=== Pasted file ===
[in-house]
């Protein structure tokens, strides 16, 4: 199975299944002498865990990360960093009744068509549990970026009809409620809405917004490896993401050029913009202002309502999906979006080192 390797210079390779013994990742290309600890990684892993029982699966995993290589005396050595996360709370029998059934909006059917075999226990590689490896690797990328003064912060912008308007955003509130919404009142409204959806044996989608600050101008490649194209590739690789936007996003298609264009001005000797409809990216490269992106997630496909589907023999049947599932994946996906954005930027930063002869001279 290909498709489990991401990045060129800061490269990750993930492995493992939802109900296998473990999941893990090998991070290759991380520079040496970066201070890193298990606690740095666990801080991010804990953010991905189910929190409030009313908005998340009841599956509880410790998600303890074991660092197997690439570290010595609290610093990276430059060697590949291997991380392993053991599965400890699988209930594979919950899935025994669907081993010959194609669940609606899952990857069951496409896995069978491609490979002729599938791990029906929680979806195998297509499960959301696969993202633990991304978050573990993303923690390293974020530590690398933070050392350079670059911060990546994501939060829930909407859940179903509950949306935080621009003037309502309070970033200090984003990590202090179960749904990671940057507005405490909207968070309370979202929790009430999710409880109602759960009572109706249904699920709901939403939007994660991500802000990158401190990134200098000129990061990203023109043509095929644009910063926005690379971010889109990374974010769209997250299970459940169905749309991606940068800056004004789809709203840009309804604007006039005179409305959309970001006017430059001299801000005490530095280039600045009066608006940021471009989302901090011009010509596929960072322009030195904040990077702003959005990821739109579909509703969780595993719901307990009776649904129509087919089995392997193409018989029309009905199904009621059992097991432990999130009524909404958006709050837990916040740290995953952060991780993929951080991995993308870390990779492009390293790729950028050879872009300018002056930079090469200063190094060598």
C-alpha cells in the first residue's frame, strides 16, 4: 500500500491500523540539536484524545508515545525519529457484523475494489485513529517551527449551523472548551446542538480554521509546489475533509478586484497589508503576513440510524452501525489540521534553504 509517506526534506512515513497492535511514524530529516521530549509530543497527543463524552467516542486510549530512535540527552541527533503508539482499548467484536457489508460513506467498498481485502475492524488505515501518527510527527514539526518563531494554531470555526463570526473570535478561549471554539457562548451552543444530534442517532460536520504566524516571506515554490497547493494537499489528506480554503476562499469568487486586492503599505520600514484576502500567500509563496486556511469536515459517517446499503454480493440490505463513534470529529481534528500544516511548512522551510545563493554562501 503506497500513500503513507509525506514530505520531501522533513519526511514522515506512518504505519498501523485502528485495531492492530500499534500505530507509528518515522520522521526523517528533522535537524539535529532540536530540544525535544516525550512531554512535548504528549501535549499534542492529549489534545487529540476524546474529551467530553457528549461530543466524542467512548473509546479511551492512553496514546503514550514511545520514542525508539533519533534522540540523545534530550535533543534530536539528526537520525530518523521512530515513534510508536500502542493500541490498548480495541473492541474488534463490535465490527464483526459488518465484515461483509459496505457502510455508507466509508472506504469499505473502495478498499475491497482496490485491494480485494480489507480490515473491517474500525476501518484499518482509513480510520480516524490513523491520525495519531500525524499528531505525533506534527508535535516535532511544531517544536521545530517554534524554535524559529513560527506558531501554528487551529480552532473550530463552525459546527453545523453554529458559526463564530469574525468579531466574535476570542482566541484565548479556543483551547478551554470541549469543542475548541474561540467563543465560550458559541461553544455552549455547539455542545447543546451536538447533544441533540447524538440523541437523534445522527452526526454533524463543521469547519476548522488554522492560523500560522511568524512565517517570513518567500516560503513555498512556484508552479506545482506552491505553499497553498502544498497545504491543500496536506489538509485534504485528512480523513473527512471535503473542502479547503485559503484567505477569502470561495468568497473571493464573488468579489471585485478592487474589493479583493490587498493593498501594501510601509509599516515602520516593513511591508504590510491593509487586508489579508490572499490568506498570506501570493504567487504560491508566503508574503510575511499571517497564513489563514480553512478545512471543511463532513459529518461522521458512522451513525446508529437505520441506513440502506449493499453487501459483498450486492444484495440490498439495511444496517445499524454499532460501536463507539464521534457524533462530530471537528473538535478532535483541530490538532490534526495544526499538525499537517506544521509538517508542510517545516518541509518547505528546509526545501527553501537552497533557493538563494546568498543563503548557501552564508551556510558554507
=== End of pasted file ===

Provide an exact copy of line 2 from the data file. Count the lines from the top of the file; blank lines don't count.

């Protein structure tokens, strides 16, 4: 199975299944002498865990990360960093009744068509549990970026009809409620809405917004490896993401050029913009202002309502999906979006080192 390797210079390779013994990742290309600890990684892993029982699966995993290589005396050595996360709370029998059934909006059917075999226990590689490896690797990328003064912060912008308007955003509130919404009142409204959806044996989608600050101008490649194209590739690789936007996003298609264009001005000797409809990216490269992106997630496909589907023999049947599932994946996906954005930027930063002869001279 290909498709489990991401990045060129800061490269990750993930492995493992939802109900296998473990999941893990090998991070290759991380520079040496970066201070890193298990606690740095666990801080991010804990953010991905189910929190409030009313908005998340009841599956509880410790998600303890074991660092197997690439570290010595609290610093990276430059060697590949291997991380392993053991599965400890699988209930594979919950899935025994669907081993010959194609669940609606899952990857069951496409896995069978491609490979002729599938791990029906929680979806195998297509499960959301696969993202633990991304978050573990993303923690390293974020530590690398933070050392350079670059911060990546994501939060829930909407859940179903509950949306935080621009003037309502309070970033200090984003990590202090179960749904990671940057507005405490909207968070309370979202929790009430999710409880109602759960009572109706249904699920709901939403939007994660991500802000990158401190990134200098000129990061990203023109043509095929644009910063926005690379971010889109990374974010769209997250299970459940169905749309991606940068800056004004789809709203840009309804604007006039005179409305959309970001006017430059001299801000005490530095280039600045009066608006940021471009989302901090011009010509596929960072322009030195904040990077702003959005990821739109579909509703969780595993719901307990009776649904129509087919089995392997193409018989029309009905199904009621059992097991432990999130009524909404958006709050837990916040740290995953952060991780993929951080991995993308870390990779492009390293790729950028050879872009300018002056930079090469200063190094060598």